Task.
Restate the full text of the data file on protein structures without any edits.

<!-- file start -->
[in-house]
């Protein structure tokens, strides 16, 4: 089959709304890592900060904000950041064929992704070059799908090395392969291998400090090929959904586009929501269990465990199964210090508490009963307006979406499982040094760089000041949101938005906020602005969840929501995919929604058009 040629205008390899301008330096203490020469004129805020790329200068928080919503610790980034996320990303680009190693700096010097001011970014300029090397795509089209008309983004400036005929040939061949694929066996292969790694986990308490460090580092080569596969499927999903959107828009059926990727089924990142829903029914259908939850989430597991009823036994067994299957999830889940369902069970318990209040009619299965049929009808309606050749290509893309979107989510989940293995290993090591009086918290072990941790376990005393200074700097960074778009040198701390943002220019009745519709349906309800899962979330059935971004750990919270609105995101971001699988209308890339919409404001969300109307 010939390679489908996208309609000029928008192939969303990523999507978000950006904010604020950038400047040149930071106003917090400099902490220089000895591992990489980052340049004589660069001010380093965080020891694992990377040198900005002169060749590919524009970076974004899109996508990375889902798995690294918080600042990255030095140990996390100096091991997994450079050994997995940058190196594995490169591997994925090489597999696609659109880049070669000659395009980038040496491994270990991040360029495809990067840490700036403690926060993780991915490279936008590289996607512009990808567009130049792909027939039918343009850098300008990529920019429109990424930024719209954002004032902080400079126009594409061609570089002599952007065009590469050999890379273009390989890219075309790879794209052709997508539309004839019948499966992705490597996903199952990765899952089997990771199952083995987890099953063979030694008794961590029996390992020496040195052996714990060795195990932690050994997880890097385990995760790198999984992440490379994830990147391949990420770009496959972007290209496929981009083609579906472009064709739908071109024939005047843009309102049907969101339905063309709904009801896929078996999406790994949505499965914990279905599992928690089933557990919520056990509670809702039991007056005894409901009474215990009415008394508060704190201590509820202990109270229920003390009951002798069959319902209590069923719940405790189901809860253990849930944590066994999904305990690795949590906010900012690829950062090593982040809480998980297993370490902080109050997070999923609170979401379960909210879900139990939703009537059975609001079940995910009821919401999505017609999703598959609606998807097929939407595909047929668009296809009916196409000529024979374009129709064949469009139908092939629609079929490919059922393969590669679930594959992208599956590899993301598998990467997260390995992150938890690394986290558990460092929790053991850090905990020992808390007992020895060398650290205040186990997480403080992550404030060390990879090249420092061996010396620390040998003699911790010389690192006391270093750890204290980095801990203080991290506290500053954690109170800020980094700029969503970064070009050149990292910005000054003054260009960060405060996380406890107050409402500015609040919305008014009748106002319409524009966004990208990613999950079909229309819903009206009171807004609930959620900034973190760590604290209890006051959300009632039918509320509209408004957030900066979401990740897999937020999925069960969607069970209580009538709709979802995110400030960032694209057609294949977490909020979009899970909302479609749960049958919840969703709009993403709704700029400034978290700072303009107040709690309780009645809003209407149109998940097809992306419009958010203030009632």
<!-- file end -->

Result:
[in-house]
């Protein structure tokens, strides 16, 4: 089959709304890592900060904000950041064929992704070059799908090395392969291998400090090929959904586009929501269990465990199964210090508490009963307006979406499982040094760089000041949101938005906020602005969840929501995919929604058009 040629205008390899301008330096203490020469004129805020790329200068928080919503610790980034996320990303680009190693700096010097001011970014300029090397795509089209008309983004400036005929040939061949694929066996292969790694986990308490460090580092080569596969499927999903959107828009059926990727089924990142829903029914259908939850989430597991009823036994067994299957999830889940369902069970318990209040009619299965049929009808309606050749290509893309979107989510989940293995290993090591009086918290072990941790376990005393200074700097960074778009040198701390943002220019009745519709349906309800899962979330059935971004750990919270609105995101971001699988209308890339919409404001969300109307 010939390679489908996208309609000029928008192939969303990523999507978000950006904010604020950038400047040149930071106003917090400099902490220089000895591992990489980052340049004589660069001010380093965080020891694992990377040198900005002169060749590919524009970076974004899109996508990375889902798995690294918080600042990255030095140990996390100096091991997994450079050994997995940058190196594995490169591997994925090489597999696609659109880049070669000659395009980038040496491994270990991040360029495809990067840490700036403690926060993780991915490279936008590289996607512009990808567009130049792909027939039918343009850098300008990529920019429109990424930024719209954002004032902080400079126009594409061609570089002599952007065009590469050999890379273009390989890219075309790879794209052709997508539309004839019948499966992705490597996903199952990765899952089997990771199952083995987890099953063979030694008794961590029996390992020496040195052996714990060795195990932690050994997880890097385990995760790198999984992440490379994830990147391949990420770009496959972007290209496929981009083609579906472009064709739908071109024939005047843009309102049907969101339905063309709904009801896929078996999406790994949505499965914990279905599992928690089933557990919520056990509670809702039991007056005894409901009474215990009415008394508060704190201590509820202990109270229920003390009951002798069959319902209590069923719940405790189901809860253990849930944590066994999904305990690795949590906010900012690829950062090593982040809480998980297993370490902080109050997070999923609170979401379960909210879900139990939703009537059975609001079940995910009821919401999505017609999703598959609606998807097929939407595909047929668009296809009916196409000529024979374009129709064949469009139908092939629609079929490919059922393969590669679930594959992208599956590899993301598998990467997260390995992150938890690394986290558990460092929790053991850090905990020992808390007992020895060398650290205040186990997480403080992550404030060390990879090249420092061996010396620390040998003699911790010389690192006391270093750890204290980095801990203080991290506290500053954690109170800020980094700029969503970064070009050149990292910005000054003054260009960060405060996380406890107050409402500015609040919305008014009748106002319409524009966004990208990613999950079909229309819903009206009171807004609930959620900034973190760590604290209890006051959300009632039918509320509209408004957030900066979401990740897999937020999925069960969607069970209580009538709709979802995110400030960032694209057609294949977490909020979009899970909302479609749960049958919840969703709009993403709704700029400034978290700072303009107040709690309780009645809003209407149109998940097809992306419009958010203030009632």